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August 28, 2009

Family Bonding Over Books

Posted by webmaster
To encourage her daughter, then in fifth grade, to read more, Denise Neary began a mother/daughter book club. In today's post, she shares what has kept the Washington, D.C.-area group going strong for five years...and counting.

Having trouble getting your child reading? Consider starting a book club.

In 2004, when my daughter Meg was in fifth grade, she and I started a daughter/mother book club. My goal was simple --- Meg didn't read for pleasure, and I wanted her to know that experience. She did love gabbing with her friends, so I thought I would use her interest in talking to create an interest in reading.

If I had to testify in court about the idea, I would have said it was my original thought to have a daughter/mother group --- so imagine my surprise in learning that there was a wonderful book on the subject (The Mother-Daughter Book Club by Shireen Dodson) and some great websites created by other clubs that had apparently had this epiphany without my assistance.

Using all of those great resources to develop a plan, Meg and I invited others to participate. Our deal going in --- the girls would pick the books to read, the girls would lead the discussions, and the discussion leaders would go round-robin. And, as seems to be true for all great book clubs, we would have good snacks.

On May 30, 2004, we held our first meeting. Meg led a discussion of Ella Enchanted by Gail Carson Levine. And we fell fairly easily into a pattern --- Sunday afternoon meetings, from 3-5, about ten times a year.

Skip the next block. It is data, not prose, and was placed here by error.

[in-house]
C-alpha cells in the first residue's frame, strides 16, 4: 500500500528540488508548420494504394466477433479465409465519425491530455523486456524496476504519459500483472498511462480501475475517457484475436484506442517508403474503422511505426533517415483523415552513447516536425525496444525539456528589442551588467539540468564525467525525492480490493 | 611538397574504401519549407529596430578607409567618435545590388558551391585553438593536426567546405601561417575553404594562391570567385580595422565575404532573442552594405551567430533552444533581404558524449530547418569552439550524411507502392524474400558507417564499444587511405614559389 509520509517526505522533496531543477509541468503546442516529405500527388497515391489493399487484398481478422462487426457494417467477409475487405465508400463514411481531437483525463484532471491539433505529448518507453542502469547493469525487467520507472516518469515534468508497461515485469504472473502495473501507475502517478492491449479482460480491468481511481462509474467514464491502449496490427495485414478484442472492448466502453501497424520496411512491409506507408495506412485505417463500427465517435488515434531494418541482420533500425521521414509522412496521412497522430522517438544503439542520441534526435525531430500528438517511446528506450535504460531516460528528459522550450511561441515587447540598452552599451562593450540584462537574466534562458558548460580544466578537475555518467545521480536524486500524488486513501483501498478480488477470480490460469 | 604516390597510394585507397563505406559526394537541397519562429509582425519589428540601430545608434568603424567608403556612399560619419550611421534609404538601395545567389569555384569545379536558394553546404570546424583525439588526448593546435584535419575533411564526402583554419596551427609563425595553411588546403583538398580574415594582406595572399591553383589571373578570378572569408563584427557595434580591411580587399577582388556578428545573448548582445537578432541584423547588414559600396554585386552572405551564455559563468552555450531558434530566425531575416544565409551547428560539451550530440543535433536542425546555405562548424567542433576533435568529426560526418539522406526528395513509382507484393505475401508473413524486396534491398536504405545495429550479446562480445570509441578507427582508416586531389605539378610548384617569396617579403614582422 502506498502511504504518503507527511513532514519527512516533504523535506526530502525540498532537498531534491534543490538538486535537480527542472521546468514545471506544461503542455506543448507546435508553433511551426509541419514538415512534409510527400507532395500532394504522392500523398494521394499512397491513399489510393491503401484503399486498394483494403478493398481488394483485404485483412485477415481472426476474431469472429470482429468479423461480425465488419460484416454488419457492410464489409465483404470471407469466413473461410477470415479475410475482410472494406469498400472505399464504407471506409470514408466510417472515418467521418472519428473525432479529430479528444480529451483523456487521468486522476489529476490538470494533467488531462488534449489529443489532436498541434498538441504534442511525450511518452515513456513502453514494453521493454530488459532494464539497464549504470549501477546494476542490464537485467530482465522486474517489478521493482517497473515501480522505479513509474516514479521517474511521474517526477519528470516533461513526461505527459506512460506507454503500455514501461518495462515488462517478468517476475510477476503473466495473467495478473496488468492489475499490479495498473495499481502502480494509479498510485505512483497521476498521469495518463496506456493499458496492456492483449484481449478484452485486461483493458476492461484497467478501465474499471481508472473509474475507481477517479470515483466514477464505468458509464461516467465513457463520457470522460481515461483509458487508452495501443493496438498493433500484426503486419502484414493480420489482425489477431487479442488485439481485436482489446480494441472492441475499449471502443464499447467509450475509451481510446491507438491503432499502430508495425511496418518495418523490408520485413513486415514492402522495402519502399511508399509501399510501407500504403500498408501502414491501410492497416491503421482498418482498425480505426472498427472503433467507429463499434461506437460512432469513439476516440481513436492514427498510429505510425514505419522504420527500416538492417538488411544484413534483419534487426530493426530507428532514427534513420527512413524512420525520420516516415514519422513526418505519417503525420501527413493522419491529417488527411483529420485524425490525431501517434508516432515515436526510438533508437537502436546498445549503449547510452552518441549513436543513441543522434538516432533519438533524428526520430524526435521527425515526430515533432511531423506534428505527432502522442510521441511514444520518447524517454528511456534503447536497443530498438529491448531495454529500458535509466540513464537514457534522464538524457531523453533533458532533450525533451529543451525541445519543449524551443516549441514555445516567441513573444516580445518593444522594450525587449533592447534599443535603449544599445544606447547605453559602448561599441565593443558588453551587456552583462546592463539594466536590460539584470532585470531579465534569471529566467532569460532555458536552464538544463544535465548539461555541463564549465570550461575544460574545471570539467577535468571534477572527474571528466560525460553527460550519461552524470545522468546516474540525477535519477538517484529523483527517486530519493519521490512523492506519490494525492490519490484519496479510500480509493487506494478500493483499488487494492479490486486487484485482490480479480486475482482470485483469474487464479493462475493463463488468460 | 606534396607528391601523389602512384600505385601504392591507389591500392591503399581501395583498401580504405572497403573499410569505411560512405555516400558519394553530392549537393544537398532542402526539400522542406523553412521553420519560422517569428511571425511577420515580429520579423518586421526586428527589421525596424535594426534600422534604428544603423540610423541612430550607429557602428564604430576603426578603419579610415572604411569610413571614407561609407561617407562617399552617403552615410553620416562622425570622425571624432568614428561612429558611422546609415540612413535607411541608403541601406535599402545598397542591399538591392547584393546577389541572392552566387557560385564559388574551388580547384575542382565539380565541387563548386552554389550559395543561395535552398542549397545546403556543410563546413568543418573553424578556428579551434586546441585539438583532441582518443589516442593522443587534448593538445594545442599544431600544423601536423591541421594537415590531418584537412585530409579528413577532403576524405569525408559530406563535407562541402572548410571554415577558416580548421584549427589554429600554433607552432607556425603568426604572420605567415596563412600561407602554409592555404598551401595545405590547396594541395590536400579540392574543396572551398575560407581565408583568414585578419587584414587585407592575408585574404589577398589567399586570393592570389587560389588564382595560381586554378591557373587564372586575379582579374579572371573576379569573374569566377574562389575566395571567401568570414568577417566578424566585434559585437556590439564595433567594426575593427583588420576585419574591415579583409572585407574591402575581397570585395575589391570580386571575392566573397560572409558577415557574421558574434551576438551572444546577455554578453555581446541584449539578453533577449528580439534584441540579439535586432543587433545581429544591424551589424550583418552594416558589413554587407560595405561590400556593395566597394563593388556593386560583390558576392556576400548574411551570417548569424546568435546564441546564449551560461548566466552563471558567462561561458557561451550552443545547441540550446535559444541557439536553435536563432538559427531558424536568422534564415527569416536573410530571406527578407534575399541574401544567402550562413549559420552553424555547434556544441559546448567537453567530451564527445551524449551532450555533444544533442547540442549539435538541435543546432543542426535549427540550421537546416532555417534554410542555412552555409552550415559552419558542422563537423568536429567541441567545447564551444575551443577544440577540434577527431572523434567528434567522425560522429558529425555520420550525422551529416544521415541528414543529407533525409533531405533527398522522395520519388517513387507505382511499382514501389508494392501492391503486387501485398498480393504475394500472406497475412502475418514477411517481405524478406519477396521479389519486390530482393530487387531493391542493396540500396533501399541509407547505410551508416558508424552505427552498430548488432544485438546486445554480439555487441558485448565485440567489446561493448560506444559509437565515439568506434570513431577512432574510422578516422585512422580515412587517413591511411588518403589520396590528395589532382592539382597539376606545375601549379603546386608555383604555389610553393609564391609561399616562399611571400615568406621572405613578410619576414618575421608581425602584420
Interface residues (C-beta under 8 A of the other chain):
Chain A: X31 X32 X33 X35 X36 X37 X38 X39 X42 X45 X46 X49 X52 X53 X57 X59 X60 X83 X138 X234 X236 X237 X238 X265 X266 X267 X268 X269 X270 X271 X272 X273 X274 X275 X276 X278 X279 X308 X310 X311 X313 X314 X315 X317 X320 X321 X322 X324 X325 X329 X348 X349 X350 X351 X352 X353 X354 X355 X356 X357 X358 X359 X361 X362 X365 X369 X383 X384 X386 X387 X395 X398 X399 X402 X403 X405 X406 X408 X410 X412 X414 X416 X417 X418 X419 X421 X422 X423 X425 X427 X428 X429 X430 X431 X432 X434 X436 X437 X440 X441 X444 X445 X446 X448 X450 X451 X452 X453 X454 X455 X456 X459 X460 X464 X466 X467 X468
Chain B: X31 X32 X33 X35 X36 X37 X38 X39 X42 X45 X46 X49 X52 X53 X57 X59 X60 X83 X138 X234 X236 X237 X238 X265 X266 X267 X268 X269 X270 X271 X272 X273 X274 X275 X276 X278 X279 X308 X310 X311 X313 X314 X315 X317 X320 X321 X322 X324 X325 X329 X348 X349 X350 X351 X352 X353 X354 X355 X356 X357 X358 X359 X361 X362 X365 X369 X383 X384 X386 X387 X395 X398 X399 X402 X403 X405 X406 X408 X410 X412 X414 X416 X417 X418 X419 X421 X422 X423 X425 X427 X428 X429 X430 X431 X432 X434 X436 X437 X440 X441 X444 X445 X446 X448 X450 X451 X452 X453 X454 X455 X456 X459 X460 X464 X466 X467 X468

Those fifth graders are now eleventh graders; we have moved from some lovely books geared toward young readers to sophisticated adult themes. The young women in the group are always comfortable --- the Moms are much more likely to be uncomfortable with some of the discussion topics.

It is a gift to be able to talk about complicated social issues among women through the buffer of a book. It takes my breath away to see my daughter and her friends as the smart and engaged young women they are --- and for them to see their Moms, at least on the occasional Sunday, as more than chauffeurs and laundresses.

An example illustrates the point --- we recently read Jodi Picoult's Nineteen Minutes. It struck me, after our lovely and highbrow discussion of the book, that a group of teenagers and their Moms had discussed, calmly and rationally, core issues of sexuality and consequences, and what it means to be a responsible adult. Not a bad Sunday afternoon's effort.

Picking a favorite discussion is like picking a favorite child. I love them all. We have had some repeat authors --- Edward Bloor (Tangerine and Taken), Cornelia Funke (Inkheart and Thieflord), Neil Gaiman (Good Omens and Neverland), Jodi Picoult (My Sister's Keeper and Nineteen Minutes) and Janet Tashjian (The Gospel According to Larry and Vote for Larry) ---but the girls also love introducing the group to someone new. A discussion of one book often brings back the characters from another. (Doesn't that make you think of Jonas in The Giver? That reminds me of the sisters in The Secret Life of Bees.)

Thanks to the group, not only am I on the cutting edge on discussions about vampires and werewolves, I have thought about what it must feel like to be, among other roles in life: a governess; a hostage; an adult minimum wage employee; a Mom making tough choices for a family; a murderer; a murdered rape victim; a princess; a scared teen. I've traveled to Forks, through portals, to scary otherworlds, and to delightful alternative spheres. All the women in the group, the young and the not quite so young, have taken these trips together --- and we couldn't have had better companions.

And in the watch what you wish for category, I now have to surgically remove books from Meg's hands.

I can't wait to see what's next for this awesome group.

---Denise Neary